Owls are captivating birds known for their nocturnal habits, distinctive hooting calls and remarkable ability to hunt in near silence. With about 200 species found worldwide, these birds of prey come in various sizes and colors. Here, we dig in to 10 types of owls.
1. Barn Owls
Scientific name: Tyto alba
Habitat: Found globally in open country, grasslands and agricultural areas
Key characteristics: Heart-shaped facial disc, pale plumage and excellent low-light vision
Barn owls have distinctive, pale faces. Facial discs help these exceptional hunters funnel sound to their ears, allowing them to locate prey with precision, even in complete darkness. The barn own is about the same size as a crow (which is smaller than a raven).
2. Snowy Owls
Scientific name: Bubo scandiacus
Habitat: Arctic tundra, open fields and marshes
Key characteristics: White plumage with dark markings, large size and intense yellow eyes
The snowy owl is an icon of the Arctic, perfectly adapted to the snowy surroundings. They are highly nomadic, sometimes venturing south during periods of food scarcity in the Arctic Circle. The female owls of this species typically has a greater abundance of dark markings than the male owls.
3. Great Horned Owls
Scientific name: Bubo virginianus
Habitat: Diverse habitats including forests, deserts and urban areas
Key characteristics: Prominent "horns" or ear tufts, large size and a varied diet including mammals, birds and reptiles
The great horned owl is among the largest and most adaptable owl species. Their hooting calls resonate through the night, signaling their presence in a wide range of environments. In North America, this is the most common owl.
4. Eastern Screech-owls
Scientific name: Megascops asio
Habitat: Woodlands, parks and suburban areas
Key characteristics: Small size and a remarkable ability to blend into tree bark.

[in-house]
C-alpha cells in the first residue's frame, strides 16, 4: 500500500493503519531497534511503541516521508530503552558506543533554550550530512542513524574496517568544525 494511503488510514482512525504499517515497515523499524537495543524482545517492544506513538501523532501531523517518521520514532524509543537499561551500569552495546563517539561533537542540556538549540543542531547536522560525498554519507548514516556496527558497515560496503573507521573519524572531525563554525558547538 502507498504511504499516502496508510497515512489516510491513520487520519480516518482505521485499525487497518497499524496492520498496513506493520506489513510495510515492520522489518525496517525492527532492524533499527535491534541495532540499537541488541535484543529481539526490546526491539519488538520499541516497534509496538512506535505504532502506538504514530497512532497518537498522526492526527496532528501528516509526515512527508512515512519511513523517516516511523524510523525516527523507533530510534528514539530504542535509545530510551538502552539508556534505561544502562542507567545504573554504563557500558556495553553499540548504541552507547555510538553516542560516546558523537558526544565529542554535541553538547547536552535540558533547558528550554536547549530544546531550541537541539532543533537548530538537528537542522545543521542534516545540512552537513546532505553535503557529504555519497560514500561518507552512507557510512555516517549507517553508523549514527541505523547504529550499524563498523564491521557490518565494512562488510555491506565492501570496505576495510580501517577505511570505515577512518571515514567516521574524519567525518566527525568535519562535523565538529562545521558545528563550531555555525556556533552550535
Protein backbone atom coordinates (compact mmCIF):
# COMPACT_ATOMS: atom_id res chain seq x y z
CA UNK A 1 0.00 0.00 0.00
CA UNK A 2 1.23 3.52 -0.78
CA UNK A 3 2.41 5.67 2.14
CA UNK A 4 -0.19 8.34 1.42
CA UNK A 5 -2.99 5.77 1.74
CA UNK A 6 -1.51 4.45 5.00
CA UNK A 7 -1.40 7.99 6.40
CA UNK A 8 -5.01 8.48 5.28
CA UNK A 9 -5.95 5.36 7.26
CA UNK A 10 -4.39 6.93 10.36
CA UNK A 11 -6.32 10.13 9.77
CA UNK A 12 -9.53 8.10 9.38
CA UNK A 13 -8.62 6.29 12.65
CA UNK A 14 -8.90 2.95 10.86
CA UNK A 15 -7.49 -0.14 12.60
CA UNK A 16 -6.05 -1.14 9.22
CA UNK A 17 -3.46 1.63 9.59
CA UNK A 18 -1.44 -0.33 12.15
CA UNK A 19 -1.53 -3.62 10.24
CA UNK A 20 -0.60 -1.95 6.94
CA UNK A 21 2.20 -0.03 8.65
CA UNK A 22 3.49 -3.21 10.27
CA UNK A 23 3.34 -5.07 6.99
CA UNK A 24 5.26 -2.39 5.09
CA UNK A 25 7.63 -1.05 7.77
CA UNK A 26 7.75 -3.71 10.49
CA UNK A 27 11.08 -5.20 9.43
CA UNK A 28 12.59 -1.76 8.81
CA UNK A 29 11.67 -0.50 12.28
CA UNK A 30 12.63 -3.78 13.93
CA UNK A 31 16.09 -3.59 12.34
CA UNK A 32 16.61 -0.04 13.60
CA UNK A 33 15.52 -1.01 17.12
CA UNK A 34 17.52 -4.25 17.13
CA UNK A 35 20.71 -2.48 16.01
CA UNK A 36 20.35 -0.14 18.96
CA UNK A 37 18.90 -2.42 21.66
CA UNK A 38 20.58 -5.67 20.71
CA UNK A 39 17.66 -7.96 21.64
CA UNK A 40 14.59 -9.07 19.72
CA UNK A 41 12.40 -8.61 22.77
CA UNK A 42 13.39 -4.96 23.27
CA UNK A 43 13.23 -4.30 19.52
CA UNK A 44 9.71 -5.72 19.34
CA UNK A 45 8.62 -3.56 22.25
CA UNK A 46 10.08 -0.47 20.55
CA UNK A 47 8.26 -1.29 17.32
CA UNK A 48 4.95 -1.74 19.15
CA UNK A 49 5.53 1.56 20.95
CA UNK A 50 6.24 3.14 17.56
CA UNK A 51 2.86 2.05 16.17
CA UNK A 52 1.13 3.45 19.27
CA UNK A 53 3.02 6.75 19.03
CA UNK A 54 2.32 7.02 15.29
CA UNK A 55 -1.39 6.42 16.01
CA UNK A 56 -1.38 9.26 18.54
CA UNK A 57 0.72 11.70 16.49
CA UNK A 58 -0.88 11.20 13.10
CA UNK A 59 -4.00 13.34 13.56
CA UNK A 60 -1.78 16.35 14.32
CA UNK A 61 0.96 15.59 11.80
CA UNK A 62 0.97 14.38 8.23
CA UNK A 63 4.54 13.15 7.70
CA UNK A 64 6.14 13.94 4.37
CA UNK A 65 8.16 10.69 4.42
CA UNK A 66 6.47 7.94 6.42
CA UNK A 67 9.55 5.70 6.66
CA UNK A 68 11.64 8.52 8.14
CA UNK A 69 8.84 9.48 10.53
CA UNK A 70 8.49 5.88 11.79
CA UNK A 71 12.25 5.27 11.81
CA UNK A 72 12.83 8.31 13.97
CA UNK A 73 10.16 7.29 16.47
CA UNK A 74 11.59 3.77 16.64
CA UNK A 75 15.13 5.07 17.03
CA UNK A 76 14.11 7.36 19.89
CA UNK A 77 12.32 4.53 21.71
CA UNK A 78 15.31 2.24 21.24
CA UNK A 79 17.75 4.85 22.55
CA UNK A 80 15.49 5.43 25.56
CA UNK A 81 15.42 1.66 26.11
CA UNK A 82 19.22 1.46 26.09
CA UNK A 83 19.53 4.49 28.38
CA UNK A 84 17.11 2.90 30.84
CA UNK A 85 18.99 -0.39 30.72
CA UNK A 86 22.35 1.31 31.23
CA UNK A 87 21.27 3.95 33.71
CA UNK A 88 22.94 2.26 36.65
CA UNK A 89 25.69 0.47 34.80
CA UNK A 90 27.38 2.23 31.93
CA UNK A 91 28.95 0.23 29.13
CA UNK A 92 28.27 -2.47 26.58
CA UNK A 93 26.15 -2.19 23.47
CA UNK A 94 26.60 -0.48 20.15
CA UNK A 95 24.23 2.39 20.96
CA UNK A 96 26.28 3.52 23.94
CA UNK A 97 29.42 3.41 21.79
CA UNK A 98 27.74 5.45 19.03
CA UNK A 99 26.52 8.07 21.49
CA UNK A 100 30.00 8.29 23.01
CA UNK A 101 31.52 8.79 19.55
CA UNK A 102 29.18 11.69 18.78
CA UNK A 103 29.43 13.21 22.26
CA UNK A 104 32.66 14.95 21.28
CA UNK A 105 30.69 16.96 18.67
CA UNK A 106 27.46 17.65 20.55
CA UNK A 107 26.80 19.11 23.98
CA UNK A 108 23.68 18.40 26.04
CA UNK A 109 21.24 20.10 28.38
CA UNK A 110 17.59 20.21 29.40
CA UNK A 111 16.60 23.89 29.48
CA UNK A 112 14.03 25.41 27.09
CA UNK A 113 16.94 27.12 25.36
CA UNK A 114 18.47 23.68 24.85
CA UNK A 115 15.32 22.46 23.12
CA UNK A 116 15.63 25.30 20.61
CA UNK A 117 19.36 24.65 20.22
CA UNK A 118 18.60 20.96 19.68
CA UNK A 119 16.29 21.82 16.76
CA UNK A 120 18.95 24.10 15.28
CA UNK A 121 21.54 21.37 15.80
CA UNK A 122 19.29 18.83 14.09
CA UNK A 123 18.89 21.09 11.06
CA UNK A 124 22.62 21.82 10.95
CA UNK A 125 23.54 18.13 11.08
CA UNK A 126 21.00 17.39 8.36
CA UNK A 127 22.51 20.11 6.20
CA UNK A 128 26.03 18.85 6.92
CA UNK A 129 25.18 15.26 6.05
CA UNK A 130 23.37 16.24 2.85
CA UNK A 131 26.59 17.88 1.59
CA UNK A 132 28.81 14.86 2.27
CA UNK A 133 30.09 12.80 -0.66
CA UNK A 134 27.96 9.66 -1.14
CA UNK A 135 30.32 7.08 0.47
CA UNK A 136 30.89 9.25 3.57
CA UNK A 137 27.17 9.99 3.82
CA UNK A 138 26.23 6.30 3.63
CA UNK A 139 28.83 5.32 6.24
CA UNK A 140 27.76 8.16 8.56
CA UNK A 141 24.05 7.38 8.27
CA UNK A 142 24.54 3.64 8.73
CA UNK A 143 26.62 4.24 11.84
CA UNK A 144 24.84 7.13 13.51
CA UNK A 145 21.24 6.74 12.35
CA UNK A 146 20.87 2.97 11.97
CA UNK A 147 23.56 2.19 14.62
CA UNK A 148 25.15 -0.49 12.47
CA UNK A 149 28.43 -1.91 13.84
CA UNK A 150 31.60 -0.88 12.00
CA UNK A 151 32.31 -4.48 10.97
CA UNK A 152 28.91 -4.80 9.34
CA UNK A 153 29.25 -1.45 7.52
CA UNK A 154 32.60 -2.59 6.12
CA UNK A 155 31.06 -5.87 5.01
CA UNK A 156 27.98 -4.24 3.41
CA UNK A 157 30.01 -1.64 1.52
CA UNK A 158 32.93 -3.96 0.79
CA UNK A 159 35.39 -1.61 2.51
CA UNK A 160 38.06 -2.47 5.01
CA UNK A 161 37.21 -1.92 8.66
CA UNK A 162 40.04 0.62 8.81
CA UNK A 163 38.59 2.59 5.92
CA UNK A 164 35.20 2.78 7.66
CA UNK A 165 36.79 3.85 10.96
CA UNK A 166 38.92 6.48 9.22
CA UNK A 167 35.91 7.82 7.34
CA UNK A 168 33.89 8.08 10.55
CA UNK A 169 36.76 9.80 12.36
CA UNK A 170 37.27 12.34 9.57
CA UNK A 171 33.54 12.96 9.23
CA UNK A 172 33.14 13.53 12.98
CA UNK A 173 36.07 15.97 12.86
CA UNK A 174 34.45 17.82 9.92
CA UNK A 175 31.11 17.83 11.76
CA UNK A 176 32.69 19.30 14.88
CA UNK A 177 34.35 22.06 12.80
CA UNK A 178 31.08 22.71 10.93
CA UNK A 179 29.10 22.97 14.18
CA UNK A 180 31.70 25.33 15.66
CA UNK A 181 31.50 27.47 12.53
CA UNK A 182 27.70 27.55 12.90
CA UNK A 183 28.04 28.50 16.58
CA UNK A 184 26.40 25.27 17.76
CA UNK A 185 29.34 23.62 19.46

The Eastern screech-owl is elusive and often goes unnoticed due to its exceptional camouflage abilities. It is similar in size to a robin and typically seen in shades of gray, red or brown.
5. Western Screech-owls
Scientific name: Megascops kennicottii
Habitat: Forests, woodlands, urban parks and areas near rivers or streams
Key characteristics: Small birds with camouflaged plumage.
These birds look similar to the Eastern screech-owl, but they are classified as different species with a unique sound.
6. Whiskered Screech-owls
Scientific name: Megascops trichopsis
Habitat: Canyons, woodlands and forests
Key characteristics: Prominent "ear" tufts and intricate patterning
The whiskered screech-owl has distinctive facial markings that resemble whiskers or bristles. These markings are often visible on the sides of the face.
7. Burrowing Owls
Scientific name: Athene cunicularia
Habitat: Open grasslands, deserts and prairies
Key characteristics: Long legs, distinctive head-bobbing behavior and a preference for nesting in burrows
The burrowing owl has a unique habitat, often residing in abandoned burrows of mammals.
8. Long-eared Owls
Scientific name: Asio otus
Habitat: Woodlands, coniferous forests and marshes
Key characteristics: Long "ear" tufts, a slender appearance and a preference for roosting in dense foliage
The long-eared owl has a graceful appearance and striking tufts that resemble ears. These owls hunt small mammals in wooded areas.
9. Northern Hawk Owls
Scientific name: Surnia ulula
Habitat: Northern forests, especially coniferous woodlands.
Key characteristics: Hawk-like appearance, diurnal hunting habits and exceptional agility in flight
The Northern hawk owl stands out for its diurnal hunting behavior, actively searching for prey during daylight hours. Their adaptability sets them apart from typical owls.
10. Barred Owls: Hoots in the Heart of Forests
Scientific name: Strix varia
Habitat: Dense woodlands, swamps and wooded urban areas
Key characteristics: Dark eyes, horizontal barring on the chest and a haunting hooting call
The barred owl is a vocal members of the owl family, often making its presence known with distinct hoots. Their dark eyes and barred plumage contribute to their mysterious allure.
Owls face various challenges, including habitat loss and illegal hunting. Conservation efforts, such as those led by organizations like the American Bird Conservancy, play a crucial role in preserving owl species and their habitats.
This article was created in conjunction with AI technology, then was fact-checked and edited by a HowStuffWorks editor.
Original article: 10 Types of Owls: From Tiny Screech-owls to Great Horned Owls
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